Skip to main content

State of AI in the Enterprise, 5th Edition

Shining a light on the UK

Artificial intelligence (AI) is rapidly transforming how businesses operate and has become essential across all industries. AI goes beyond improving efficiency, providing an opportunity to reimagine what is possible. This executive summary explores the key differences between UK and global trends in AI, shining a light on areas where the UK sample must catch up with our global peers, as well as highlighting areas where we currently excel.

The State of AI in the Enterprise (5th edition) survey was conducted in Spring 2022. The survey provides vital insight into how businesses across the globe are using AI today and how they plan to harness it in the future. The report uses a sample of over 2,500 business leaders from 13 countries to understand how AI is transforming organisations. Of the business leaders surveyed, 200 were from the UK.

UK at risk of falling behind future AI investment

AI is widely deployed across many organisations. In our global sample 96 per cent of organisations have at least one major process or initiative which utilises AI, compared to 89 per cent of UK firms. While this gap is slight, there is evidence it might increase in the coming years. The UK is falling behind in terms of future investment, with only 63 per cent of UK business leaders expecting to increase AI investment, compared to 75 per cent of the overall global sample.

While the differences in current deployment are modest, there are contrasting outcomes in the perceived performance of AI investments. Overall, UK firms are underachieving with poorer outcomes. One marker of poorer performance is the time taken to recoup investment in AI. A third of the UK sample reported that payback on investment was slower than expected, compared to just 13 per cent of the global sample.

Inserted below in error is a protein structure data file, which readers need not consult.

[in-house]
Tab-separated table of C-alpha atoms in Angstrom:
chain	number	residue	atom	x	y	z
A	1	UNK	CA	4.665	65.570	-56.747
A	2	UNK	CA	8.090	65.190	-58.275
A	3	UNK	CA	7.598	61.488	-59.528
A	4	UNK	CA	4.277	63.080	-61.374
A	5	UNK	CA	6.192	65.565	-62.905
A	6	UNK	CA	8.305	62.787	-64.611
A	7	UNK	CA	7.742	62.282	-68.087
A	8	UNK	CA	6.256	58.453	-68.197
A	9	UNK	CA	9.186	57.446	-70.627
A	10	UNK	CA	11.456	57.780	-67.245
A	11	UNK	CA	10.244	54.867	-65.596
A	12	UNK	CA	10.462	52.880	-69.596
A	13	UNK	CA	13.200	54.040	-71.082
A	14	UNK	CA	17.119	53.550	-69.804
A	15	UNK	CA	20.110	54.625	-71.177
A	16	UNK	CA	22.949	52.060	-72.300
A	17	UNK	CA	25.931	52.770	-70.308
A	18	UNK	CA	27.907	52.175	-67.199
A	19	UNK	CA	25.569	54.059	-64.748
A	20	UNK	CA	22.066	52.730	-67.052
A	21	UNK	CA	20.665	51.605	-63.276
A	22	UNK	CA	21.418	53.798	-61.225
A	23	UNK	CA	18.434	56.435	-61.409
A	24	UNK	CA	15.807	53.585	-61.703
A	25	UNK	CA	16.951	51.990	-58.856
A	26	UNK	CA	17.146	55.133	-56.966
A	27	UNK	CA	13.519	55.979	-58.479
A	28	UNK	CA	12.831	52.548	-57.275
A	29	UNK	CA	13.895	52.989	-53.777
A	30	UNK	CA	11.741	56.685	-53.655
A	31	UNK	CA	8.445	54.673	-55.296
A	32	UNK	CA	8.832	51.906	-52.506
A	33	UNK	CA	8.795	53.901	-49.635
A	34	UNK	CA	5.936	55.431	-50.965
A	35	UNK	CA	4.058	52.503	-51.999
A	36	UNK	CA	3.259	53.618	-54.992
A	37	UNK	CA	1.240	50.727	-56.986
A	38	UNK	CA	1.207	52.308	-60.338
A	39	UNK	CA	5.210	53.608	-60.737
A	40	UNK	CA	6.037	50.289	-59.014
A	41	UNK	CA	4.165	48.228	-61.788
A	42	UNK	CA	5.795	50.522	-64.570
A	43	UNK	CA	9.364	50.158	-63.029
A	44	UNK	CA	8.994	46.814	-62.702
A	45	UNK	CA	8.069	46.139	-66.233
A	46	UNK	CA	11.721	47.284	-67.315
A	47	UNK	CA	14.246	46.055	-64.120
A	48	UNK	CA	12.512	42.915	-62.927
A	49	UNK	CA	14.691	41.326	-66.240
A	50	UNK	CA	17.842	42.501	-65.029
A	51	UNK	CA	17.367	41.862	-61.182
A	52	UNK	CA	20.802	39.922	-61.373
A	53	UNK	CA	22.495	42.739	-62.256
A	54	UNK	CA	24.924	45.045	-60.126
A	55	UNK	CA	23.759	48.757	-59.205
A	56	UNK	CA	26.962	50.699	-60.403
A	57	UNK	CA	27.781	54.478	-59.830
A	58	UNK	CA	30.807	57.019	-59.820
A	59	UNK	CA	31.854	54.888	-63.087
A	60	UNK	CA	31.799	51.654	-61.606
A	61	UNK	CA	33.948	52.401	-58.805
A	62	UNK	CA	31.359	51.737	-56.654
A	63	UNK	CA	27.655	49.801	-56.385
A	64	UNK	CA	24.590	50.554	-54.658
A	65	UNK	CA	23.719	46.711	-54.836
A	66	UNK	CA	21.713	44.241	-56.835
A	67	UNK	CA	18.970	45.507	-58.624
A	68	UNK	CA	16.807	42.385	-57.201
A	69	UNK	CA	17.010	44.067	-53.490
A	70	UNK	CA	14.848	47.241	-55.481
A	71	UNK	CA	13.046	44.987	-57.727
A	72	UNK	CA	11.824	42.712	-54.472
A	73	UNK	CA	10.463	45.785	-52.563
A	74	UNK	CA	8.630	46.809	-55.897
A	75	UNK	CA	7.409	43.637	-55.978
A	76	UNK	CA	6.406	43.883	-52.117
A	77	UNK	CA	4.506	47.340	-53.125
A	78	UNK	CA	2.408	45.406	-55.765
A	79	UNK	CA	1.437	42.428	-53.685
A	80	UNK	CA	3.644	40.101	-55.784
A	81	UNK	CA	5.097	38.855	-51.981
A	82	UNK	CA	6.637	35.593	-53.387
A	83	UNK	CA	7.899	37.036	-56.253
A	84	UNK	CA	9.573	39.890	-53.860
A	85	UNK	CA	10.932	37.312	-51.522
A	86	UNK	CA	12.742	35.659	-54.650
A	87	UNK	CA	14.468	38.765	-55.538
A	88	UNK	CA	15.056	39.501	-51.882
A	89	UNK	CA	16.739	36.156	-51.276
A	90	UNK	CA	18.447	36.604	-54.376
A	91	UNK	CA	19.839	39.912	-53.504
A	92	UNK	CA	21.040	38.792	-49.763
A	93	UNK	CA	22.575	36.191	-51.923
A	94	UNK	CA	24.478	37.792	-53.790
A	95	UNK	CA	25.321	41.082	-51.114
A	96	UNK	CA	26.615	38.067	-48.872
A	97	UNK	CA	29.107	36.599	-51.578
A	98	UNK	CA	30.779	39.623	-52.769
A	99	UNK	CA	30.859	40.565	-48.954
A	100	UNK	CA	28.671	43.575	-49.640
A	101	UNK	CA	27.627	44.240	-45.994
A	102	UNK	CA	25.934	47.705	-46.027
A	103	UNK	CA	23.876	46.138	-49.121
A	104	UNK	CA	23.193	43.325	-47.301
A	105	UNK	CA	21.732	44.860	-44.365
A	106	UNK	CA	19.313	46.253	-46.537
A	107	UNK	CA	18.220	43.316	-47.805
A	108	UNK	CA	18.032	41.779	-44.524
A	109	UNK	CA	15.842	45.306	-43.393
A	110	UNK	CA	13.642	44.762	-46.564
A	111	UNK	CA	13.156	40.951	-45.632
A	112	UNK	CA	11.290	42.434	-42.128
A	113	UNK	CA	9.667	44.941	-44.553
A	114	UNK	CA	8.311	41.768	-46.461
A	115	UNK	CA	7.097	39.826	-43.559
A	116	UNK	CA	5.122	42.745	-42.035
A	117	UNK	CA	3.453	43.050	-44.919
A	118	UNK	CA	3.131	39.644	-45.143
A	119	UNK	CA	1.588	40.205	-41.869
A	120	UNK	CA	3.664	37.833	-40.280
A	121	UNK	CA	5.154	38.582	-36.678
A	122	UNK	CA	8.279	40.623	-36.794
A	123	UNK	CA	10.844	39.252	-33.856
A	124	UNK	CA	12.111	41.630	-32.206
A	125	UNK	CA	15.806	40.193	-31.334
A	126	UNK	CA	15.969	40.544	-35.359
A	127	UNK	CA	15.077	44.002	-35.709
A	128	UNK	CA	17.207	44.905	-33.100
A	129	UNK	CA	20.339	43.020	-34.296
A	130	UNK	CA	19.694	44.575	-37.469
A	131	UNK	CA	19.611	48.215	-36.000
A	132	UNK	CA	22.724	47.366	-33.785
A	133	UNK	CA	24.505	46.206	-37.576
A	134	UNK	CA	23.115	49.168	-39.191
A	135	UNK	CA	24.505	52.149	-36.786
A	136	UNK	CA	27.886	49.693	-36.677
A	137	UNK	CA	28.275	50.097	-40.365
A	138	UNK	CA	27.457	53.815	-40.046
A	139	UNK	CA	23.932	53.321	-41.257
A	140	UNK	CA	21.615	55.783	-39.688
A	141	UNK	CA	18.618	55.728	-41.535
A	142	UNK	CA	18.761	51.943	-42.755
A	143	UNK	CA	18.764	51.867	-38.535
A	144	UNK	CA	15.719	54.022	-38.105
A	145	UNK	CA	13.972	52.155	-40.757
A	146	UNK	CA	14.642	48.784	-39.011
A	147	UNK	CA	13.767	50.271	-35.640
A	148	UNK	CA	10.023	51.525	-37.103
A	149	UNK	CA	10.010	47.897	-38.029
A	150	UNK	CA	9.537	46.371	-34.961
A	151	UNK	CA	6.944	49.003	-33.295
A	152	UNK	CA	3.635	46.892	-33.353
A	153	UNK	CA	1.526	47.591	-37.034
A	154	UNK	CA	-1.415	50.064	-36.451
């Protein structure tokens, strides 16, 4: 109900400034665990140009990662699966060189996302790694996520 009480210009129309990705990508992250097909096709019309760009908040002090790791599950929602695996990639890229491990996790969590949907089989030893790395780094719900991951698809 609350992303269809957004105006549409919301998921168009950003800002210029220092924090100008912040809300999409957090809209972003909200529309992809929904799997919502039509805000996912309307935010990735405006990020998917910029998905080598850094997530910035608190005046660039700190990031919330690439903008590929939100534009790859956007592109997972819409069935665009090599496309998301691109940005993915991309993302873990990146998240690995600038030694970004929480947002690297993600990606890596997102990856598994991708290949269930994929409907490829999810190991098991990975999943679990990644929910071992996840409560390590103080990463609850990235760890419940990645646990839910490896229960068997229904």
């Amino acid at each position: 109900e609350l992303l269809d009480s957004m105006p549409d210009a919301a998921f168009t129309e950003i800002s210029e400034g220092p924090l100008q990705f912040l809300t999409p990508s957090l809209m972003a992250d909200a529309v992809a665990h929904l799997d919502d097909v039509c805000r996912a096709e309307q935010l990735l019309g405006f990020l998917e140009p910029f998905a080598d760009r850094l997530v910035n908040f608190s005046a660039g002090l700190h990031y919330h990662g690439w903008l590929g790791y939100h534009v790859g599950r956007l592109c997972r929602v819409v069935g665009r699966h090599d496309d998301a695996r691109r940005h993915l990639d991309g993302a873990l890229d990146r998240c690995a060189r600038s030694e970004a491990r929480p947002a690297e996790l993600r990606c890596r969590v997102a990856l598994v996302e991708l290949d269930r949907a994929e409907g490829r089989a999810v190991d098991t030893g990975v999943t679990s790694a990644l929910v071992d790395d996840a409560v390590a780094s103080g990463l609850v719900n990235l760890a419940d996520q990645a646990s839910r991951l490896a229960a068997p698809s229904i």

Moreover, the UK has fewer firms with high AI deployment (at least five or more AI applications) and achieving high outcomes (at least five or more positive results). The UK sample has significantly more ‘Starter’ firms with low deployment and low achievement of outcomes with 41 per cent in this category, compared to only 28 per cent of global firms. The UK sample also has fewer ‘Transformer’ firms with only 13 per cent identifying as achieving high deployment and high outcomes, compared to 27 per cent of global firms.

This is significant as the data shows firms with high deployment of AI are three times more likely to enter new markets, create new products or enable new business models. Adoption and use of AI can also lead to better outcomes including lowering costs, improving collaboration across business functions and discover new insights. The data reveals that UK firms are less likely to see increased revenue, enable new business models or reduce costs when compared to the global sample. As the UK lags behind in both level of deployment and performance from investment, there is a need for leaders in the UK to find the best possible use cases for AI, in order to catch up with our peers.

UK workforce is more fearful and less trusting of AI